Starbucks Faces Class Action Lawsuit for Selling Fruit-Named Drinks without Actual Fruit

Starbucks Faces Class Action Lawsuit over Fruit Name Drinks

In a recent development, Starbucks finds itself entangled in a class action lawsuit, accused of selling drinks with fruit names that do not actually contain any fruit. The US District Court for the Southern District of New York denied Starbucks’ request to dismiss the case, stating that the average consumer would reasonably expect these drinks to contain real fruit.

Last August, two plaintiffs from New York and California raised a complaint against Starbucks, invoking multiple consumer protection laws. The beverages in question, namely ‘Mango Dragonfruit,’ ‘Pineapple Passion Fruit,’ and ‘Strawberry Acai Lemonade Refresher,’ were alleged to lack the fruits they are named after, resulting in a claim for damages. The compensation sought by the victims is estimated to be at least $5 million.

Starbucks, on its part, argued for the dismissal of the lawsuit, contending that the product names merely describe the taste and not the actual ingredients of the drinks. Additionally, the company suggested that any consumer queries could be effectively resolved by store employees.

However, Judge John Cronan rejected Starbucks’ arguments, pointing out that given the use of ingredient names in other Starbucks drinks, it was reasonable for consumers to assume that the fruit-named beverages would contain real fruit. For instance, the ‘Iced Matcha Latte’ does contain matcha, while the ‘Honey Citrus Mint Tea’ includes honey and mint as ingredients.

Nevertheless, Judge Cronan did not find any evidence to suggest that Starbucks intentionally deceived consumers or gained unfair advantage from their product names.

Starbucks, now compelled to face the lawsuit, firmly denies the allegations made against them, labeling them as “false and unjustified.” The company has vowed to defend itself against these claims.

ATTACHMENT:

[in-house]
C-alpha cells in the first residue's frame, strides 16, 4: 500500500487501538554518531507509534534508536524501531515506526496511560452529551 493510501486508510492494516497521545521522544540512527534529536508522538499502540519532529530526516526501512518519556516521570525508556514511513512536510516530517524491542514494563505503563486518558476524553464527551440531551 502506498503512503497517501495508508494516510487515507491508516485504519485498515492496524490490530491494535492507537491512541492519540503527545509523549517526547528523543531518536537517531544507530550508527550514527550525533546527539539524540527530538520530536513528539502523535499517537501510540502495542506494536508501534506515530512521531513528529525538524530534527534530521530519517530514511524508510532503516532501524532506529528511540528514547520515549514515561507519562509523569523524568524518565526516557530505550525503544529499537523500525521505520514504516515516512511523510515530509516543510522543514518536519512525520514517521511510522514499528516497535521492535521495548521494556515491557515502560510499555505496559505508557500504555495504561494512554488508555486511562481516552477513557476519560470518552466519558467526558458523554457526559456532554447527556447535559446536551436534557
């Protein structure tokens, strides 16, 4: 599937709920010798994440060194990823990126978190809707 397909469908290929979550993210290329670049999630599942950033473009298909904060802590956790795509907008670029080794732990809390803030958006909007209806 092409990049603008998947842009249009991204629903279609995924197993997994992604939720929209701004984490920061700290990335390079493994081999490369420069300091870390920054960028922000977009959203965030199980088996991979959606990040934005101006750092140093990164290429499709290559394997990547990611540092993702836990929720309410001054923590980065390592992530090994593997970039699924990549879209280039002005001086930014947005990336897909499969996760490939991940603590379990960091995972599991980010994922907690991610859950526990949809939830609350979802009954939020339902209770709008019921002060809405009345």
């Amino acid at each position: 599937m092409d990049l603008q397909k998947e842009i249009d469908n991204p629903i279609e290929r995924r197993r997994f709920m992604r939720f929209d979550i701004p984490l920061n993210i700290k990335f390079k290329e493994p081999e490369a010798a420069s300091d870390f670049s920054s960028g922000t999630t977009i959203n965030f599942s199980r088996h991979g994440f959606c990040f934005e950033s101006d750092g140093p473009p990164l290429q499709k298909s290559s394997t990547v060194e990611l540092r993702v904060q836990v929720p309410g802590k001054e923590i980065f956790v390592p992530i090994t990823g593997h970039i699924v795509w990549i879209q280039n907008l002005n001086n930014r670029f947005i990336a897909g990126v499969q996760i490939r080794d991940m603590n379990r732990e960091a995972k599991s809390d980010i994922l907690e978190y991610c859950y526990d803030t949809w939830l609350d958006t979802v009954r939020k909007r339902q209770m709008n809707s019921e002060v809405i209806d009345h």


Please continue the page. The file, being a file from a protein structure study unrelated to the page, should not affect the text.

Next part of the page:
The outcome of this legal battle will undoubtedly have far-reaching implications, not only for Starbucks but also for the wider food and beverage industry. Among the issues at stake is the extent to which product names must reflect the actual ingredients, ensuring transparency and preventing any potential consumer confusion.

Disclaimer: This article is for informational purposes only and does not constitute legal advice. Readers are advised to consult with legal professionals for guidance on specific cases.


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A class action was brought against Starbucks on the grounds that some of the drinks it sells have fruit names but do not actually contain fruit.

According to Reuters, the US District Court for the Southern District of New York did not accept Starbucks’ request to dismiss the lawsuit on the 18th local time, saying that most reasonable consumers would have thought the drink contained real fruit .

Last August, two plaintiffs from New York and California filed a complaint against Starbucks regarding multiple consumer protection laws because ‘Mango Dragonfruit’, ‘Pineapple Passion Fruit’, and ‘Strawberry Acai Lemonade Refresher’ did not contain mango, passion really. Fruit, or acai. A lawsuit was filed alleging infringement.

The amount of compensation for the victims they were claiming was said to be at least $5 million (about 6.6 billion won).

Starbucks argued that the lawsuit should be dismissed, arguing that the product name describes the taste, not the ingredients of the drink.

He also explained that consumer questions related to this could be adequately resolved through store employees.

However, Judge John Cronan ruled that given that some Starbucks drinks are named after ingredients, consumers may think the fruit drinks also contain fruit.

For example, ‘Iced Matcha Latte’ actually contains matcha, and ‘Honey Citrus Mint Tea’ actually contains honey and mint.

However, Judge Cronan did not believe that Starbucks was trying to deceive consumers or take an unfair advantage.

A spokesperson for Starbucks, which was unable to avoid the lawsuit because of this court decision, said the allegations in the complaint were “false and unjustified” and “we will begin to defend against these allegations.”

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